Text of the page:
Thank you for being one of our most loyal readers. Please consider supporting community journalism by subscribing.
The U.S. and Iran have been on a collusion course for the past 15 years and while Soleiman’s demise was a forgone conclusion, the place where it occurred has created tensions that will continue for the forseeable future.
The strike should be the opening salvo in a concerted strategy to bring about regime collapse in Tehran. Even if the U.S. avoids that worst-case scenario, however, killing Soleimani was still ill-advised for a number of reasons.
It shifted the spotlight in Iran and Iraq from widespread popular protests against the governments of both countries to hostility and resentment over the U.S. military presence in Iraq and the region. It significantly and perhaps fatally damaged America’s relationship with Iraq, which has been the object of a fierce rivalry for influence between the U.S. and Iran. It disrupted the ongoing efforts to fully eradicate the Islamic State in Iraq. It once again blindsided America’s European allies, who already see the Trump administration’s withdrawal from the Iran nuclear deal and re imposition of sanctions as the catalyst for this round of U.S.-Iran tensions. And to the extent that it is still possible, it further cemented Trump’s reputation for taking ill-considered, uninformed and unpredictable actions, often driven by little more than personal pique.
In exacting further retribution, Iran’s challenge will be to craft a response that befits the severity of its loss and the fury of the ruling clerics, without provoking America, and its mercurial president, into a spasm of such violence that it endangers the survival of a regime beset by economic sanctions and anti-government protests at home. And beneath that calculation lies a game of nuclear brinkmanship that has underpinned the crisis for years.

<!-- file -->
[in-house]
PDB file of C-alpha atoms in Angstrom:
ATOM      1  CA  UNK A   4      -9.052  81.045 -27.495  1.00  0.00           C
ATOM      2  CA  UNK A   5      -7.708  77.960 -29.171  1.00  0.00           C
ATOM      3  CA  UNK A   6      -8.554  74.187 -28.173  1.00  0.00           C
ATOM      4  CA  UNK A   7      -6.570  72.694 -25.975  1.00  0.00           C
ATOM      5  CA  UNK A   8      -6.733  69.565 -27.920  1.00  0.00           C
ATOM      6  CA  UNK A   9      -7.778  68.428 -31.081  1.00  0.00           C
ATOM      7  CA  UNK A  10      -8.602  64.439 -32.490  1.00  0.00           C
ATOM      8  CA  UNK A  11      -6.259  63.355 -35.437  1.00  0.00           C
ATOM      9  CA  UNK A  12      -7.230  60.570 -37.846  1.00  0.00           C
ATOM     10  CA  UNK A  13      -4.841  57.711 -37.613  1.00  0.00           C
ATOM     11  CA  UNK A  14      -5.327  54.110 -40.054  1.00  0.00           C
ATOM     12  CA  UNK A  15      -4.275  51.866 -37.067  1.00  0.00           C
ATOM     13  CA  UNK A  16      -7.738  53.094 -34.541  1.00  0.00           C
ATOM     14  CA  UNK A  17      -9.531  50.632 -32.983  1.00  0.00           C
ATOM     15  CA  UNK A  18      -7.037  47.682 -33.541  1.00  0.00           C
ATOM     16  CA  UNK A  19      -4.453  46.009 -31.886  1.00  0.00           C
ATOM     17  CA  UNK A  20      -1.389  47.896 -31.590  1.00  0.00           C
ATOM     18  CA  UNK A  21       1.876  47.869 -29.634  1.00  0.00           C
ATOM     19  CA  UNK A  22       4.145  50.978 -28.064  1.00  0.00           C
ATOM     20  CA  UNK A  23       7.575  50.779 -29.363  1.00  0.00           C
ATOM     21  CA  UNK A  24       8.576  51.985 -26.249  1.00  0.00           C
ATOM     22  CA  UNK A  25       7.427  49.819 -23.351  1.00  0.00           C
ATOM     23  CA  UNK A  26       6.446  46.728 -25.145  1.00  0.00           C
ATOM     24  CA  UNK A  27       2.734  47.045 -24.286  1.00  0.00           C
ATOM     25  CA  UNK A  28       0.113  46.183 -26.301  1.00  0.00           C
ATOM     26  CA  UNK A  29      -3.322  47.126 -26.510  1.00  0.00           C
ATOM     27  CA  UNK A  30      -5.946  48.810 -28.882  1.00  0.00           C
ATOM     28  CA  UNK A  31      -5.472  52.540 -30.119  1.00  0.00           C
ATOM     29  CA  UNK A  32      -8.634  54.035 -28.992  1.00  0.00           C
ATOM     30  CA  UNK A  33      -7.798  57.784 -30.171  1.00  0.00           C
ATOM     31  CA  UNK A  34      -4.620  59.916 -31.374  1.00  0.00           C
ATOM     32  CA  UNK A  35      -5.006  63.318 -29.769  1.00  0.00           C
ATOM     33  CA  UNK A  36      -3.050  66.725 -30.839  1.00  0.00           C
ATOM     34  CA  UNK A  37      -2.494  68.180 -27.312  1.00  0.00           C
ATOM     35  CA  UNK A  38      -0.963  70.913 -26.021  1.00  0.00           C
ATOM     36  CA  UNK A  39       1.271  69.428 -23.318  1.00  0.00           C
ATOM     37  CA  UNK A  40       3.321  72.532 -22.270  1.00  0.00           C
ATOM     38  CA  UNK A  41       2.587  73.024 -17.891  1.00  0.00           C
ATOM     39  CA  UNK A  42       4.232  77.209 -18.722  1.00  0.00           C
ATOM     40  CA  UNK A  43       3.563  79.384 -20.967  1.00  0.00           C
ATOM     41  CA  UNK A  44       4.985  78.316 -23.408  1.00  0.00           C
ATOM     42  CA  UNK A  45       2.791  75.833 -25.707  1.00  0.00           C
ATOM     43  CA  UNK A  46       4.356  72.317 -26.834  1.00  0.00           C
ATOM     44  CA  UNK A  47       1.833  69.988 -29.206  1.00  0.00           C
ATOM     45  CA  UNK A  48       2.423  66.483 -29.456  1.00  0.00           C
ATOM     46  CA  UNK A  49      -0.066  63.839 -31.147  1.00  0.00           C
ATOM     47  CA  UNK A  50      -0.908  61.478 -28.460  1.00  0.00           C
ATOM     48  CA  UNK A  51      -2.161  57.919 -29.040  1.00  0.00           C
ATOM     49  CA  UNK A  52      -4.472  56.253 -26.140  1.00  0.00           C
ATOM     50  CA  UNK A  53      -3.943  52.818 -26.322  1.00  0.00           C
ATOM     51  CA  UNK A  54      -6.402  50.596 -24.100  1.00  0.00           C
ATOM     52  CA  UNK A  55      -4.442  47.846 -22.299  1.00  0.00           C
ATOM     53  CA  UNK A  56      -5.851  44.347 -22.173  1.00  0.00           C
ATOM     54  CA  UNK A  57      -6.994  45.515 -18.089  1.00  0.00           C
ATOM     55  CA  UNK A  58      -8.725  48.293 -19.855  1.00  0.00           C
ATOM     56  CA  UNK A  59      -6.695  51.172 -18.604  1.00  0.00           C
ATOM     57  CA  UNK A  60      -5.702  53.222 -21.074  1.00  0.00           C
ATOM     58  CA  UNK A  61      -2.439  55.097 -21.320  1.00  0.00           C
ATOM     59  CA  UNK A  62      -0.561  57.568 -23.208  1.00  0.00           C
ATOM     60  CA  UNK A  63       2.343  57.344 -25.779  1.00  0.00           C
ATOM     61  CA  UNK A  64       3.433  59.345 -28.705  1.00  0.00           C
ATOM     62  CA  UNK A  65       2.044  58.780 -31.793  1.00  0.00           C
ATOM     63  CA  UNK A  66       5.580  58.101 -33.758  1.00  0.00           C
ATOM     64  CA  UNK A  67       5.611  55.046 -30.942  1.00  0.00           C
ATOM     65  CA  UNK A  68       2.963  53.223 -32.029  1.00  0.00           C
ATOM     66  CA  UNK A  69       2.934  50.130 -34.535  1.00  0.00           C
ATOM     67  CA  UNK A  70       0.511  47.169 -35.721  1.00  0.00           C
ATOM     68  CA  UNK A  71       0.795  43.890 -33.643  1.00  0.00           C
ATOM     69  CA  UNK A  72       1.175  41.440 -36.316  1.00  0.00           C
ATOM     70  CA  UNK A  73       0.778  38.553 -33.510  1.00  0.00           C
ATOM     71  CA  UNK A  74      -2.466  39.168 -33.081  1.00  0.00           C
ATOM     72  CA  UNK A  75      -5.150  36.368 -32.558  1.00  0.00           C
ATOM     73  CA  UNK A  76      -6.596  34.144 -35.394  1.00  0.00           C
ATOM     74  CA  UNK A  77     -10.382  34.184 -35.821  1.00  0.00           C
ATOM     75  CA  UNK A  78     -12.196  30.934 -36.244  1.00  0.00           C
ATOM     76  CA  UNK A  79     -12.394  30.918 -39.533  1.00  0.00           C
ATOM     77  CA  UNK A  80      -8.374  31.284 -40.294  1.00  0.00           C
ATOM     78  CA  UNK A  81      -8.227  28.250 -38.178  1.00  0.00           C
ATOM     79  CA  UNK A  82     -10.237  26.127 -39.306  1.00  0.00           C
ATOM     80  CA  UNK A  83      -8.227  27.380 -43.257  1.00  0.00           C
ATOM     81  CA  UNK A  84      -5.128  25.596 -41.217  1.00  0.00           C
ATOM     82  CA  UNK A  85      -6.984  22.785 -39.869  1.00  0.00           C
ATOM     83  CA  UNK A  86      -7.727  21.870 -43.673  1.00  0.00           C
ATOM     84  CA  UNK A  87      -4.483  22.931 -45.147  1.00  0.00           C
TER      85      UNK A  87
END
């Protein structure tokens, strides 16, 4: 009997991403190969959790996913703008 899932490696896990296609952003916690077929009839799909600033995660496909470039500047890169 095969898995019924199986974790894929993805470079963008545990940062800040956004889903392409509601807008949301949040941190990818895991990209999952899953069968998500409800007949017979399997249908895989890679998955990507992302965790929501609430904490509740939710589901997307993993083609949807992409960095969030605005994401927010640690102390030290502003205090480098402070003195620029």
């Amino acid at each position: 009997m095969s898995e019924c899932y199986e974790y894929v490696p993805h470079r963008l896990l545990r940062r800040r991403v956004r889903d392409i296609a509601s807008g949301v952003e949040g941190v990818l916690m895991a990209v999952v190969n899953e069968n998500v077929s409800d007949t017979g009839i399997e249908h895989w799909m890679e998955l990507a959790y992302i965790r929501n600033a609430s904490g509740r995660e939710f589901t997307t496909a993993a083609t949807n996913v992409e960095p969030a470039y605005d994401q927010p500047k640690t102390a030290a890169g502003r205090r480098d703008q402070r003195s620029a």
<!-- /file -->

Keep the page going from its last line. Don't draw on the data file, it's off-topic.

All of that will weaken Washington’s hand in its standoff with Iran, which is now likely to endure even if Trump loses his reelection bid in November. The reasons why are in part structural, beginning with the two countries’ long history of conflicting interests in the Middle East. Those differences were tamped down during the negotiations over the deal curbing Iran’s nuclear program and tacitly suspended in Iraq after the emergence of the Islamic State in 2014. But despite some hope for a thaw in relations after the signing of the nuclear agreement, Trump’s election and withdrawal from that accord ensured that the brief détente would not survive the battlefield defeat of the Islamic State.
Make no mistake, the Iranian people have been held hostage to this culturally perverse, socially ruthless and ideologically rogue regime for 40-plus years. The dynamics of escalation are by nature unpredictable. But for both sides, managing the fallout from the Soleimani killing without resorting to open war is the more attractive option.